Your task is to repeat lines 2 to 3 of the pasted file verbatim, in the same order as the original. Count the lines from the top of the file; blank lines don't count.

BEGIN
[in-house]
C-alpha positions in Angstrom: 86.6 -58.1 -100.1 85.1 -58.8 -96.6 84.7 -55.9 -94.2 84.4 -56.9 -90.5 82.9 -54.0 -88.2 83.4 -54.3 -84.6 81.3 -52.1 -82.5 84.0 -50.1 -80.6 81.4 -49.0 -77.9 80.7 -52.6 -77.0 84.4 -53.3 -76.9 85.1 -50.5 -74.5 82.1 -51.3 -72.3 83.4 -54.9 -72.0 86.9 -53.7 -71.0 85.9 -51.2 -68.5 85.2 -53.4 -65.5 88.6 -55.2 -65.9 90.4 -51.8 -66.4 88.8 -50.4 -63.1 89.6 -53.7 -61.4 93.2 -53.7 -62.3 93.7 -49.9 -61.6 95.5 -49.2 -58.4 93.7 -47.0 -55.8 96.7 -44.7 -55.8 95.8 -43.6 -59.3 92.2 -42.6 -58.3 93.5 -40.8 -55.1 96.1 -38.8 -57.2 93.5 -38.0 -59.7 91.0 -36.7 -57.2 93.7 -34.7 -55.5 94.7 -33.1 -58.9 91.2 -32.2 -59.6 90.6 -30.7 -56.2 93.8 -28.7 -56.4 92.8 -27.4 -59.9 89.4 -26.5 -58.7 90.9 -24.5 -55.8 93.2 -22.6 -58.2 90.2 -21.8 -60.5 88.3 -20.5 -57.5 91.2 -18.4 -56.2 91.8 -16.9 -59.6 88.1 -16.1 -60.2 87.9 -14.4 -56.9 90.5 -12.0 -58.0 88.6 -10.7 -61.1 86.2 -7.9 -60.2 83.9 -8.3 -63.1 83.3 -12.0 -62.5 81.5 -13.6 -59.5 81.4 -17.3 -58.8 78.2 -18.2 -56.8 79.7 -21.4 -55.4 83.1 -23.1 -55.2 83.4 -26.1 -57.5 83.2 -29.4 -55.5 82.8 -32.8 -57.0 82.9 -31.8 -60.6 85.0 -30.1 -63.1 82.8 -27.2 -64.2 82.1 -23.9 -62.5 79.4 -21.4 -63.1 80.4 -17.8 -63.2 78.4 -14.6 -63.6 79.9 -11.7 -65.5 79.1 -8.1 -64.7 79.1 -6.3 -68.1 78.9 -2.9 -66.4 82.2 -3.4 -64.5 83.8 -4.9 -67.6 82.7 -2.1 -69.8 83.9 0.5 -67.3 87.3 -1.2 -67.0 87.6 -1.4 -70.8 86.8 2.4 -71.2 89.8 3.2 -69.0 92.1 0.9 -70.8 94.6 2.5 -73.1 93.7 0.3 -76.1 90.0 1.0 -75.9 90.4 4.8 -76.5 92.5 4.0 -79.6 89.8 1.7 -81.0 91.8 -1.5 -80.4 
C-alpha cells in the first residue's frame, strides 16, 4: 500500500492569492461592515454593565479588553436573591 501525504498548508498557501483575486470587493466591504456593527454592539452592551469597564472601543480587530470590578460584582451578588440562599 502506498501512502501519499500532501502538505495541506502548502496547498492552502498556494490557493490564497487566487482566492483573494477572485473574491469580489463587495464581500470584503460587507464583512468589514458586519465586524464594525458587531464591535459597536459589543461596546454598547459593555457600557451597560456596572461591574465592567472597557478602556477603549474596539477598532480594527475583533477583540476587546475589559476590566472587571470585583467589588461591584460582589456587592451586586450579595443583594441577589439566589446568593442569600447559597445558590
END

C-alpha positions in Angstrom: 86.6 -58.1 -100.1 85.1 -58.8 -96.6 84.7 -55.9 -94.2 84.4 -56.9 -90.5 82.9 -54.0 -88.2 83.4 -54.3 -84.6 81.3 -52.1 -82.5 84.0 -50.1 -80.6 81.4 -49.0 -77.9 80.7 -52.6 -77.0 84.4 -53.3 -76.9 85.1 -50.5 -74.5 82.1 -51.3 -72.3 83.4 -54.9 -72.0 86.9 -53.7 -71.0 85.9 -51.2 -68.5 85.2 -53.4 -65.5 88.6 -55.2 -65.9 90.4 -51.8 -66.4 88.8 -50.4 -63.1 89.6 -53.7 -61.4 93.2 -53.7 -62.3 93.7 -49.9 -61.6 95.5 -49.2 -58.4 93.7 -47.0 -55.8 96.7 -44.7 -55.8 95.8 -43.6 -59.3 92.2 -42.6 -58.3 93.5 -40.8 -55.1 96.1 -38.8 -57.2 93.5 -38.0 -59.7 91.0 -36.7 -57.2 93.7 -34.7 -55.5 94.7 -33.1 -58.9 91.2 -32.2 -59.6 90.6 -30.7 -56.2 93.8 -28.7 -56.4 92.8 -27.4 -59.9 89.4 -26.5 -58.7 90.9 -24.5 -55.8 93.2 -22.6 -58.2 90.2 -21.8 -60.5 88.3 -20.5 -57.5 91.2 -18.4 -56.2 91.8 -16.9 -59.6 88.1 -16.1 -60.2 87.9 -14.4 -56.9 90.5 -12.0 -58.0 88.6 -10.7 -61.1 86.2 -7.9 -60.2 83.9 -8.3 -63.1 83.3 -12.0 -62.5 81.5 -13.6 -59.5 81.4 -17.3 -58.8 78.2 -18.2 -56.8 79.7 -21.4 -55.4 83.1 -23.1 -55.2 83.4 -26.1 -57.5 83.2 -29.4 -55.5 82.8 -32.8 -57.0 82.9 -31.8 -60.6 85.0 -30.1 -63.1 82.8 -27.2 -64.2 82.1 -23.9 -62.5 79.4 -21.4 -63.1 80.4 -17.8 -63.2 78.4 -14.6 -63.6 79.9 -11.7 -65.5 79.1 -8.1 -64.7 79.1 -6.3 -68.1 78.9 -2.9 -66.4 82.2 -3.4 -64.5 83.8 -4.9 -67.6 82.7 -2.1 -69.8 83.9 0.5 -67.3 87.3 -1.2 -67.0 87.6 -1.4 -70.8 86.8 2.4 -71.2 89.8 3.2 -69.0 92.1 0.9 -70.8 94.6 2.5 -73.1 93.7 0.3 -76.1 90.0 1.0 -75.9 90.4 4.8 -76.5 92.5 4.0 -79.6 89.8 1.7 -81.0 91.8 -1.5 -80.4 
C-alpha cells in the first residue's frame, strides 16, 4: 500500500492569492461592515454593565479588553436573591 501525504498548508498557501483575486470587493466591504456593527454592539452592551469597564472601543480587530470590578460584582451578588440562599 502506498501512502501519499500532501502538505495541506502548502496547498492552502498556494490557493490564497487566487482566492483573494477572485473574491469580489463587495464581500470584503460587507464583512468589514458586519465586524464594525458587531464591535459597536459589543461596546454598547459593555457600557451597560456596572461591574465592567472597557478602556477603549474596539477598532480594527475583533477583540476587546475589559476590566472587571470585583467589588461591584460582589456587592451586586450579595443583594441577589439566589446568593442569600447559597445558590